Skip to Content

Calquence Approved for Mantle Cell Lymphoma

TUESDAY, Oct. 31, 2017 -- Calquence (acalabrutinib) has been approved by the U.S. Food and Drug Administration to treat adults with mantle cell lymphoma.

Mantle cell is an aggressive, fast-growing non-Hodgkin lymphoma, a cancer of the lymph system. Though it represents only 3 percent to 10 percent of non-Hodgkin cases in the United States, the cancer usually has spread by the time it's detected, the FDA said in a news release on Tuesday.

"For patients who have not responded to treatment or who have relapsed, Calquence provides a new treatment option that has shown high rates or response for some patients in initial studies," said Dr. Richard Pazdur, director of the agency's Oncology Center of Excellence.

Calquence is a kinase inhibitor that's designed to block an enzyme that cancer cells use to multiply, the FDA said.

The drug was evaluated in a clinical study of 124 people with mantle cell lymphoma who had received at least one prior treatment. Some 81 percent of trial participants given the drug had a complete or partial response.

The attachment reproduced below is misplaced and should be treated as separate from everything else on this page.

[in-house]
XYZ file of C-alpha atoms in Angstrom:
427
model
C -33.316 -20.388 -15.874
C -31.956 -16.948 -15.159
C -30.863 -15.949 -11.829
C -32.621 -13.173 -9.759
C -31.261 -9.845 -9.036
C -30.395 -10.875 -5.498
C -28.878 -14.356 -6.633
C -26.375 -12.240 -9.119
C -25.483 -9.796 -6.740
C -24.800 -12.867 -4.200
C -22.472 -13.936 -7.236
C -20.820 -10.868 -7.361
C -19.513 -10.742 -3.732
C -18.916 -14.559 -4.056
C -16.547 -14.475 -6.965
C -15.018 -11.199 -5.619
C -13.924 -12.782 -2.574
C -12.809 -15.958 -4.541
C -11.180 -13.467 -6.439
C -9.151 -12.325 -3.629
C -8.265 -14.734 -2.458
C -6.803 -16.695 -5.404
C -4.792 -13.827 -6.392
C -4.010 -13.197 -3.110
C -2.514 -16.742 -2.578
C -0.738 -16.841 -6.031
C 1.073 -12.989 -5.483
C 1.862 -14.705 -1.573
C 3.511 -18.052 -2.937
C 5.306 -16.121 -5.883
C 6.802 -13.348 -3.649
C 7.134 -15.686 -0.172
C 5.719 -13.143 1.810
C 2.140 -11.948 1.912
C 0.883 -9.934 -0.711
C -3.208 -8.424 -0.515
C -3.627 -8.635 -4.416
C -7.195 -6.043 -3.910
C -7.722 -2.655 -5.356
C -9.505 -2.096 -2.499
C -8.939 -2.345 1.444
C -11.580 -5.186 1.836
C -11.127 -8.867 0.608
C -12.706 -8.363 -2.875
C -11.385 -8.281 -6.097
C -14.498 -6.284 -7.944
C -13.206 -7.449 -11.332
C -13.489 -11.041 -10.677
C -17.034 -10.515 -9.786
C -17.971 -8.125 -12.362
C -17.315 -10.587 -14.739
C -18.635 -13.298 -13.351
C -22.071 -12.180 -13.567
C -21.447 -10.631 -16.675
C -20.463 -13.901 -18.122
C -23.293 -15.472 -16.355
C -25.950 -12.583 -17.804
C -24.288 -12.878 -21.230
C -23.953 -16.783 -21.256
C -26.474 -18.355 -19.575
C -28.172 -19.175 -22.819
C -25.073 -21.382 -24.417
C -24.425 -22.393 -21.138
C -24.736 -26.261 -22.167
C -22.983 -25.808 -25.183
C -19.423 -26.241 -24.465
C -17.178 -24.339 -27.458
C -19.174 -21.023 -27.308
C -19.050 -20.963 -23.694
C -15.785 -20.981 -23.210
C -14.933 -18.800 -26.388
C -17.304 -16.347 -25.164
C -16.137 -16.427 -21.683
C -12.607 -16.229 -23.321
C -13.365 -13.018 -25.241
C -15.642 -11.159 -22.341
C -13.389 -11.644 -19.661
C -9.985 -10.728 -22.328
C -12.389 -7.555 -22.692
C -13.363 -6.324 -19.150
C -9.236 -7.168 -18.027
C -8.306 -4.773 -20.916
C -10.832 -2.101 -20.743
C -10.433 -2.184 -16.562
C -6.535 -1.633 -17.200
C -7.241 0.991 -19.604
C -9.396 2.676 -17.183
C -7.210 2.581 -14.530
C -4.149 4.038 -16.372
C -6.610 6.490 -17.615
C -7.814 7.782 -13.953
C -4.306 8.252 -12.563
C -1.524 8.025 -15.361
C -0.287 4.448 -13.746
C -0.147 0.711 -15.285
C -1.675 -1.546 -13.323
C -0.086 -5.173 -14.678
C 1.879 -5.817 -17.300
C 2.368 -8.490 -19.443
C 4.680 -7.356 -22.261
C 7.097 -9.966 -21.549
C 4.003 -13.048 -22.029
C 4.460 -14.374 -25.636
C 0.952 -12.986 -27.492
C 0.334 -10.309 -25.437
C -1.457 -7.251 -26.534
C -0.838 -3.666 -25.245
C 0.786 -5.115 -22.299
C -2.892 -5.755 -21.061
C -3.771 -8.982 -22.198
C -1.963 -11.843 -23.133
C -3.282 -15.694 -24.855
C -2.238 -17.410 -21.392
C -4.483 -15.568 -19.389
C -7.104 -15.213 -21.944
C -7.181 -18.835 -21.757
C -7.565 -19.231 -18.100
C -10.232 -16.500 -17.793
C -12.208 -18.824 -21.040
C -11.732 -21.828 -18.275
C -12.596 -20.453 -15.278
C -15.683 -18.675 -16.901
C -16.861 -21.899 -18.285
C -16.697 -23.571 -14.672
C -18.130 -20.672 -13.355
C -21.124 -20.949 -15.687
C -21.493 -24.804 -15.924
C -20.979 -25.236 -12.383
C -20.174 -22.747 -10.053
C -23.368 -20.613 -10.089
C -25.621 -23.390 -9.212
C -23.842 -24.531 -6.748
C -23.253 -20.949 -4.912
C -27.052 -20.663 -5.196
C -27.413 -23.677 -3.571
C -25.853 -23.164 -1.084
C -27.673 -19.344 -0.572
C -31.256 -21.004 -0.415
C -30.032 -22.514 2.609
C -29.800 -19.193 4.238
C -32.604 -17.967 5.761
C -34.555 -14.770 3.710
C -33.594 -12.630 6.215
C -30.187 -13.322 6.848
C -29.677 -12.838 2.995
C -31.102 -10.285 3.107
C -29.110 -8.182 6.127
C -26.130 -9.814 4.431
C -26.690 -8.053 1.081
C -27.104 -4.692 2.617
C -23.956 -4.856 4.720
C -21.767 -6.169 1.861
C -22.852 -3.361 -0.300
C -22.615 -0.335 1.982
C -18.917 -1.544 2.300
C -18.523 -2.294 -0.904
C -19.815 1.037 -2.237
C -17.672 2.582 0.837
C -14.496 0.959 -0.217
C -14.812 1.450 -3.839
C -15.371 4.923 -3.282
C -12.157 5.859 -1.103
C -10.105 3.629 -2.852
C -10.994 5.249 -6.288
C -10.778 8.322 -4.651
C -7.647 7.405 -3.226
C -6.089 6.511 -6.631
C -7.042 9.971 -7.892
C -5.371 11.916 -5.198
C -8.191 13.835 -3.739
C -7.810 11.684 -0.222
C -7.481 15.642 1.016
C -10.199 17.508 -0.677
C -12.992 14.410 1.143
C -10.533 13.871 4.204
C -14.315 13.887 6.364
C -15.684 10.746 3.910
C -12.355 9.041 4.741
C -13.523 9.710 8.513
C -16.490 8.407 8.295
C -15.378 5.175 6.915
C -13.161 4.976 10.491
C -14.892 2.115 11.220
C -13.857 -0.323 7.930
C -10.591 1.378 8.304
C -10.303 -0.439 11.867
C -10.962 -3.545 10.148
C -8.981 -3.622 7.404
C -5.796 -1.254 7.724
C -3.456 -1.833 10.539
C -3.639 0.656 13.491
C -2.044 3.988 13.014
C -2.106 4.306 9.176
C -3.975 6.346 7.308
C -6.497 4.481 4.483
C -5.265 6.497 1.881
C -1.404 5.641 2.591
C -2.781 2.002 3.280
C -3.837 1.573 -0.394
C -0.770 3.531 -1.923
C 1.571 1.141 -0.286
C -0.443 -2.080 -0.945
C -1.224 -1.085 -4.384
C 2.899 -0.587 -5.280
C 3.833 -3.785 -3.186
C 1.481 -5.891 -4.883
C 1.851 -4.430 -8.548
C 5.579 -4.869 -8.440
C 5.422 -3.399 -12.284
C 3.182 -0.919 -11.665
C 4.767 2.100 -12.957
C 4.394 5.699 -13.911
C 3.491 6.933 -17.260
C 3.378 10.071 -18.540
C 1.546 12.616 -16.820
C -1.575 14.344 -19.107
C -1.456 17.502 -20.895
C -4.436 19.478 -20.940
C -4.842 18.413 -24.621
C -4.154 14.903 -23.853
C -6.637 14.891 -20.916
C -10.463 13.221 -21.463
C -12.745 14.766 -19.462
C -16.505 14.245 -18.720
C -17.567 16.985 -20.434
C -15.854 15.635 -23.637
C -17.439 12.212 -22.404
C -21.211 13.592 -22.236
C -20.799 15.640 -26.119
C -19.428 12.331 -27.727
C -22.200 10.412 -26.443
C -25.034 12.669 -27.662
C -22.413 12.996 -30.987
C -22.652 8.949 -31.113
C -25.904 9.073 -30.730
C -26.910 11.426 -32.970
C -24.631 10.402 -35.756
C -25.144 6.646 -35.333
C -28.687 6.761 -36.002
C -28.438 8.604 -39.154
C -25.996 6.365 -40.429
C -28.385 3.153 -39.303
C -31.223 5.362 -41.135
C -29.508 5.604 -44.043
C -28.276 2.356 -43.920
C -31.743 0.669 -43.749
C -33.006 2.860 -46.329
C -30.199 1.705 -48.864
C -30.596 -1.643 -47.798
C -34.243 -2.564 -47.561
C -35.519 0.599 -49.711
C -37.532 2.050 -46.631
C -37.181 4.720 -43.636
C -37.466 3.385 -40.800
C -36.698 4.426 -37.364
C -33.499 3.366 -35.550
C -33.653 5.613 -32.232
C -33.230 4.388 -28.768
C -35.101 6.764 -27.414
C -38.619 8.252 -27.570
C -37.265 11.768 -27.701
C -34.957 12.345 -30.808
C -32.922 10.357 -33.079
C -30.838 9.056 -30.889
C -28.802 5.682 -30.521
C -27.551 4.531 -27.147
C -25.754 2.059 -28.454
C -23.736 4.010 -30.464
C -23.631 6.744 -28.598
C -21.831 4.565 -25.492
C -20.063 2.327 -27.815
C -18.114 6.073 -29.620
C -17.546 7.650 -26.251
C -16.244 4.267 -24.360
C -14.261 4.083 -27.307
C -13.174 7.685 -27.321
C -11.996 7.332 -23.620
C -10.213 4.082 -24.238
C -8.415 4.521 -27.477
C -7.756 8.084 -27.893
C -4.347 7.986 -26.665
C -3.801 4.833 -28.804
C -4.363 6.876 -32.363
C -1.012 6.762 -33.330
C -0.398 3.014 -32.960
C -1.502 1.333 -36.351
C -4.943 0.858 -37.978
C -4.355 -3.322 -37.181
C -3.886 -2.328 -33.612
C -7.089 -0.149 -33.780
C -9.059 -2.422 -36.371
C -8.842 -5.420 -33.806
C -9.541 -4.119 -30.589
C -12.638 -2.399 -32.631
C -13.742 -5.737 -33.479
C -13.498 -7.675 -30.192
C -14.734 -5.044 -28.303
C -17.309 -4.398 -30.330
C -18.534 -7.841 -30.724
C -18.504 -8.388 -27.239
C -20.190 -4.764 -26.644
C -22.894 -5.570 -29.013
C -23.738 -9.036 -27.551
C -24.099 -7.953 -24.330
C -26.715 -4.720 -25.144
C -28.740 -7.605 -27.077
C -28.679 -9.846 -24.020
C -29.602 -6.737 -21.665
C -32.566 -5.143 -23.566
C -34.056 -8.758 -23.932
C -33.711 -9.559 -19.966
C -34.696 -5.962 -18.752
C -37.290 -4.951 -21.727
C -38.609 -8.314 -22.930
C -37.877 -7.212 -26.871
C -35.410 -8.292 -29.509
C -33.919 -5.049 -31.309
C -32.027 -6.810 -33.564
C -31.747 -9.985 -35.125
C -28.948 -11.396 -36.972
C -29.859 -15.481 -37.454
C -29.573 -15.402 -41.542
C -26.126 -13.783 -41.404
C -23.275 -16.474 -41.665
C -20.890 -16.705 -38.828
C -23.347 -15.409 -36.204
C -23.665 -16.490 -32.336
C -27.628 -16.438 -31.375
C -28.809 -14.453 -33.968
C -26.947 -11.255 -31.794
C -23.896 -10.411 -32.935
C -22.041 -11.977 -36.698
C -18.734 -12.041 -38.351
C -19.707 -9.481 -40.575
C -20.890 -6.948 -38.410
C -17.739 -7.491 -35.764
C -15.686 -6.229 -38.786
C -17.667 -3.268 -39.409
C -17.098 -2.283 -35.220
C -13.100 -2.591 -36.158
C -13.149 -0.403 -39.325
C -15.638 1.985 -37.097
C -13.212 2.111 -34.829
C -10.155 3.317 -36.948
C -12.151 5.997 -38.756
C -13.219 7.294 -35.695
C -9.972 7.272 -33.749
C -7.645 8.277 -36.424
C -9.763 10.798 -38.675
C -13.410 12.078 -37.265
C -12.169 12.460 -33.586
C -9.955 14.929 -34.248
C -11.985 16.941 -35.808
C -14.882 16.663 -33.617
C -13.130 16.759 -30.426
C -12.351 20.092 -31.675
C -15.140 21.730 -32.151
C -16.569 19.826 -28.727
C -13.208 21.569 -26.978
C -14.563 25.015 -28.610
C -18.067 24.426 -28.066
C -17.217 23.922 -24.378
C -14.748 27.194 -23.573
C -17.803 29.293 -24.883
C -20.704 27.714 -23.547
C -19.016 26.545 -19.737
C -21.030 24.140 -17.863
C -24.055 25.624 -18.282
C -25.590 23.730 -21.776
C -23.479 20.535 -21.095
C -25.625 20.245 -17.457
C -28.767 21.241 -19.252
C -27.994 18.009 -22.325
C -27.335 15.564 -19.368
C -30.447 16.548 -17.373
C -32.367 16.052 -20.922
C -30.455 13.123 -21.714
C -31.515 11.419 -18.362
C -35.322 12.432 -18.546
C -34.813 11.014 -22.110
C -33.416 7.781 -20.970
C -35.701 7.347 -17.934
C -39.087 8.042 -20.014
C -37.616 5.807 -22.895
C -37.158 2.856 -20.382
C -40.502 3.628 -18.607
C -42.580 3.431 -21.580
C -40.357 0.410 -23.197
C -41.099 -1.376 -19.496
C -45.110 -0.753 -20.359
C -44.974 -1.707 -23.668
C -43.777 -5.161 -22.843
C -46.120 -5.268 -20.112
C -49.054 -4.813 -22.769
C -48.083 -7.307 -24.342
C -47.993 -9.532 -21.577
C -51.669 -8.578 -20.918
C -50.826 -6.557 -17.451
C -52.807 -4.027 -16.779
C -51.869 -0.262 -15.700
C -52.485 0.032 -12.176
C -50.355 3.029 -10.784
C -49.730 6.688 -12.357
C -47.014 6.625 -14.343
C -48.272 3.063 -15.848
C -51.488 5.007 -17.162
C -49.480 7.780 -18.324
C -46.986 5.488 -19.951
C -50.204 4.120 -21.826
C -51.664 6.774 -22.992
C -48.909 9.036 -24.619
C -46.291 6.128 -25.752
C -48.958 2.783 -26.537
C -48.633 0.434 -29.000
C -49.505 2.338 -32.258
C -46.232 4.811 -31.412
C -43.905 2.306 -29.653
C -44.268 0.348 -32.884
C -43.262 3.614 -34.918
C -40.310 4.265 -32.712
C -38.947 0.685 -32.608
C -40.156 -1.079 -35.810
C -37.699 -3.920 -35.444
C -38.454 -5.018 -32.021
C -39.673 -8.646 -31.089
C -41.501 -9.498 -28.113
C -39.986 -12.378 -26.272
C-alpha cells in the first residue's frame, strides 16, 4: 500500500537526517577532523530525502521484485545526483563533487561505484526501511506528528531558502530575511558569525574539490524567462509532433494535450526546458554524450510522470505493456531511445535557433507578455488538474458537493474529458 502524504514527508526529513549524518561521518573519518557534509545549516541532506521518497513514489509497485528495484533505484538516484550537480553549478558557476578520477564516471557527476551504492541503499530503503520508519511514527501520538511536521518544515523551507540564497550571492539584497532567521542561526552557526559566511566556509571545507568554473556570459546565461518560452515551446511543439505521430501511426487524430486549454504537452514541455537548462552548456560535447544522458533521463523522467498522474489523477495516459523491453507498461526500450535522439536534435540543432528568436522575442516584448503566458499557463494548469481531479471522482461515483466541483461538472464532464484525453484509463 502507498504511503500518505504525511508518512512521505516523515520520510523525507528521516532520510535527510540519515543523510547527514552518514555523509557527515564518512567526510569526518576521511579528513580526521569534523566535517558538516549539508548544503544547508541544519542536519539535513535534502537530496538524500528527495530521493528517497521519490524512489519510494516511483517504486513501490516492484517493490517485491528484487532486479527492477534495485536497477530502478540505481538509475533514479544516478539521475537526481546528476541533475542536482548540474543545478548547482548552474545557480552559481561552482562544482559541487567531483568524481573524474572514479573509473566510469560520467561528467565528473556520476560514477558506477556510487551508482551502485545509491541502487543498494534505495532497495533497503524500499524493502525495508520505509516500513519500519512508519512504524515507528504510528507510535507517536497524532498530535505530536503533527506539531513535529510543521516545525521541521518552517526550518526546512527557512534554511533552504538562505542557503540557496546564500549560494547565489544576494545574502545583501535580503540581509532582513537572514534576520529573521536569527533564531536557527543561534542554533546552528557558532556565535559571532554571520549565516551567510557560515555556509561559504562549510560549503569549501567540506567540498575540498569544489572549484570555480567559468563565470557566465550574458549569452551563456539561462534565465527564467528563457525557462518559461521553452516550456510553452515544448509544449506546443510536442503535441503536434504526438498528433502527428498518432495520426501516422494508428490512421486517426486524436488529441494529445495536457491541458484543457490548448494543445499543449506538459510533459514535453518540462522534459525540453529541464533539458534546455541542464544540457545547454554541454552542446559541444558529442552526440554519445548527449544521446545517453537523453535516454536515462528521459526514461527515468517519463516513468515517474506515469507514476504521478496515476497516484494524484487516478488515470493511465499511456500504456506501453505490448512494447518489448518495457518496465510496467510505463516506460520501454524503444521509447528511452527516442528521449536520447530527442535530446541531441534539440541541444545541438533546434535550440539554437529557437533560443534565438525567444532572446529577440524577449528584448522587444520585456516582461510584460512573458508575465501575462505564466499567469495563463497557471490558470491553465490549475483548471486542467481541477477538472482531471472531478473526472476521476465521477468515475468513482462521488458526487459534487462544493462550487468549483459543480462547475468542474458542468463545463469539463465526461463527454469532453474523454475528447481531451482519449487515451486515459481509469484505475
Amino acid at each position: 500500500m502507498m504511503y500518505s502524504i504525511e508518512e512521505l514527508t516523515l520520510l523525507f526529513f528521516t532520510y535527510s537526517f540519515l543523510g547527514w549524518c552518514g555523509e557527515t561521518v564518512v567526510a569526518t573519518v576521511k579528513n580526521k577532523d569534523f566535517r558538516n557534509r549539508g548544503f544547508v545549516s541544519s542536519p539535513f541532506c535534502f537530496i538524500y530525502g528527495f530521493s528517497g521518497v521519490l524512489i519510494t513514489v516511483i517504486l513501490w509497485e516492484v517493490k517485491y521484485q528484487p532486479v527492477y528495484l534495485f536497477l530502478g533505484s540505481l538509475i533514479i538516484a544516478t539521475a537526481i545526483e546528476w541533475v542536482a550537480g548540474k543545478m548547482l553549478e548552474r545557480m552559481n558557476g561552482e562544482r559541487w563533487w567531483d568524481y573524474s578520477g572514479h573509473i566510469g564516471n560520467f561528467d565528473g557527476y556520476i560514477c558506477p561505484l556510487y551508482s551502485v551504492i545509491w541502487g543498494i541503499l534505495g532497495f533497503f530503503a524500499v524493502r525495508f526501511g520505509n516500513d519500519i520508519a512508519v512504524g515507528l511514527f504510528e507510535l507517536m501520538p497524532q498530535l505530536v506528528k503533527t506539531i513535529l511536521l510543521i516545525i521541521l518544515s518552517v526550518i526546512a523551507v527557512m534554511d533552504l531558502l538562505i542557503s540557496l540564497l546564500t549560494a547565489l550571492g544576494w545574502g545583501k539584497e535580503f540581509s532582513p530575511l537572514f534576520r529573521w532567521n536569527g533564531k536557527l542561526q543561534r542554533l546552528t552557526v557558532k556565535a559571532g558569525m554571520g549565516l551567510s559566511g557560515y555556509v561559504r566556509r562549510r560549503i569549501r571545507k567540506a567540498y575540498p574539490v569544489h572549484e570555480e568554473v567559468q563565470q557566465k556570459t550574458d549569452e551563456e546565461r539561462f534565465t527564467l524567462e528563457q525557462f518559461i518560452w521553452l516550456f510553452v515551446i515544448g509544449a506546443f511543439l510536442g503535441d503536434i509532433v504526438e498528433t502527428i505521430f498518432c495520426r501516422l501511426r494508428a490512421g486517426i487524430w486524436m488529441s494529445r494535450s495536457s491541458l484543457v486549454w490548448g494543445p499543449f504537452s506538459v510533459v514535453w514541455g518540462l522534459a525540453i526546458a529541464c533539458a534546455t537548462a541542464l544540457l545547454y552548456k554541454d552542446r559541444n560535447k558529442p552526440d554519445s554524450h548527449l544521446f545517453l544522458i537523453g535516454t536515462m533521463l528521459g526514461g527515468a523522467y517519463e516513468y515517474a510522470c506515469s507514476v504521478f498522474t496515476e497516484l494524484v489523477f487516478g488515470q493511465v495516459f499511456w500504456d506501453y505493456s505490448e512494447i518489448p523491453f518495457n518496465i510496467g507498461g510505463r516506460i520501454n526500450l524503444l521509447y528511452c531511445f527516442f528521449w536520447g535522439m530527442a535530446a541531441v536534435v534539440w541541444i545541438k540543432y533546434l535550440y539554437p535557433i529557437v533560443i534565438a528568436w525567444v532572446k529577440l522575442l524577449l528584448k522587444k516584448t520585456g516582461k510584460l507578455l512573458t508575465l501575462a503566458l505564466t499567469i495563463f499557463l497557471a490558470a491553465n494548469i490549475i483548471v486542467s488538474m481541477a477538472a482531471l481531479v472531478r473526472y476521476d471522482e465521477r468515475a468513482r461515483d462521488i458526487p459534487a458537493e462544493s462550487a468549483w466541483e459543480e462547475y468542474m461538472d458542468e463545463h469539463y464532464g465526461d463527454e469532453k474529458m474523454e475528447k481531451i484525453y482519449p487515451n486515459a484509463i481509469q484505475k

The most common side effects included headache, diarrhea, bruising, muscle pain and low red blood cell count (anemia). More serious adverse reactions included bleeding, infections, irregular heartbeat and other cancers, the FDA said.

Calquence is produced by AstraZeneca, based in the United Kingdom.

© 2020 HealthDay. All rights reserved.

Posted: October 2017

Read this next

1 in 3 Americans Prescribed Inappropriate Drugs

THURSDAY, Oct. 29, 2020 – More than one-third of older Americans are prescribed drugs they may not need, a new study finds. In fact, these patients are prescribed twice as...

Exercise Boosts Physical, Mental Well-Being of Older Cancer Survivors

FRIDAY, Oct. 23, 2020 -- Active older adults -- cancer survivors included -- are in better physical and mental health than their sedentary peers, a new study finds. More regular...

Repeal of Obamacare Could Leave Young Cancer Patients in the Lurch

THURSDAY, Oct. 22, 2020 -- If Obamacare, or the Affordable Care Act (ACA), is repealed, pediatric cancer patients could lose critical insurance coverage, a new study warns. Kids...